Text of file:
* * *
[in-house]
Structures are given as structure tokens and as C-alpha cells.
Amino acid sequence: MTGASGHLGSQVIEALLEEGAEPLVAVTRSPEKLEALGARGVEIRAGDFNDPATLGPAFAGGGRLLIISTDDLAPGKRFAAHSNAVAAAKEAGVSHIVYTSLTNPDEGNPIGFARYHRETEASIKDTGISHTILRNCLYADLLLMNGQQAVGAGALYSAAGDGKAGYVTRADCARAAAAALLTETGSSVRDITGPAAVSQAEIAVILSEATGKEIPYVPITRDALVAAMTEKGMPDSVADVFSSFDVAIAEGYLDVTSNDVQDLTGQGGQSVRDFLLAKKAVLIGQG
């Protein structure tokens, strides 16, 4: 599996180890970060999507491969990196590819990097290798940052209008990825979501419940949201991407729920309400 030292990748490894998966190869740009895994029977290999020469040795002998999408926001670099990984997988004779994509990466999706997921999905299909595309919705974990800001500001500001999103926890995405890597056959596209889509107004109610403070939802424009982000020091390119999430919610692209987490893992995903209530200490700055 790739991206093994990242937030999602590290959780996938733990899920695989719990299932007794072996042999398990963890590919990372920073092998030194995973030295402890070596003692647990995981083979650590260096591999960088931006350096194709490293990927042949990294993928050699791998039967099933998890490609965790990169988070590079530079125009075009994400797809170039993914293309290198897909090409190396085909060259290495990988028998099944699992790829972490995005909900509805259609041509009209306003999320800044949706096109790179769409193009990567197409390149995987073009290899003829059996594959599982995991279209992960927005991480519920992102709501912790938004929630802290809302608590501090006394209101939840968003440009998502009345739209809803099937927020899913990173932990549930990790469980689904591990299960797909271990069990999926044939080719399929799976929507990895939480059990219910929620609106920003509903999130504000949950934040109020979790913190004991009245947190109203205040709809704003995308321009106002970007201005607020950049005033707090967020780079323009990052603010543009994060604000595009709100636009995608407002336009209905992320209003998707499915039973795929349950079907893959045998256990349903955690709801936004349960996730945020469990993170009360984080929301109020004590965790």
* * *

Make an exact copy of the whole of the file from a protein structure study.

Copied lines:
[in-house]
Structures are given as structure tokens and as C-alpha cells.
Amino acid sequence: MTGASGHLGSQVIEALLEEGAEPLVAVTRSPEKLEALGARGVEIRAGDFNDPATLGPAFAGGGRLLIISTDDLAPGKRFAAHSNAVAAAKEAGVSHIVYTSLTNPDEGNPIGFARYHRETEASIKDTGISHTILRNCLYADLLLMNGQQAVGAGALYSAAGDGKAGYVTRADCARAAAAALLTETGSSVRDITGPAAVSQAEIAVILSEATGKEIPYVPITRDALVAAMTEKGMPDSVADVFSSFDVAIAEGYLDVTSNDVQDLTGQGGQSVRDFLLAKKAVLIGQG
């Protein structure tokens, strides 16, 4: 599996180890970060999507491969990196590819990097290798940052209008990825979501419940949201991407729920309400 030292990748490894998966190869740009895994029977290999020469040795002998999408926001670099990984997988004779994509990466999706997921999905299909595309919705974990800001500001500001999103926890995405890597056959596209889509107004109610403070939802424009982000020091390119999430919610692209987490893992995903209530200490700055 790739991206093994990242937030999602590290959780996938733990899920695989719990299932007794072996042999398990963890590919990372920073092998030194995973030295402890070596003692647990995981083979650590260096591999960088931006350096194709490293990927042949990294993928050699791998039967099933998890490609965790990169988070590079530079125009075009994400797809170039993914293309290198897909090409190396085909060259290495990988028998099944699992790829972490995005909900509805259609041509009209306003999320800044949706096109790179769409193009990567197409390149995987073009290899003829059996594959599982995991279209992960927005991480519920992102709501912790938004929630802290809302608590501090006394209101939840968003440009998502009345739209809803099937927020899913990173932990549930990790469980689904591990299960797909271990069990999926044939080719399929799976929507990895939480059990219910929620609106920003509903999130504000949950934040109020979790913190004991009245947190109203205040709809704003995308321009106002970007201005607020950049005033707090967020780079323009990052603010543009994060604000595009709100636009995608407002336009209905992320209003998707499915039973795929349950079907893959045998256990349903955690709801936004349960996730945020469990993170009360984080929301109020004590965790």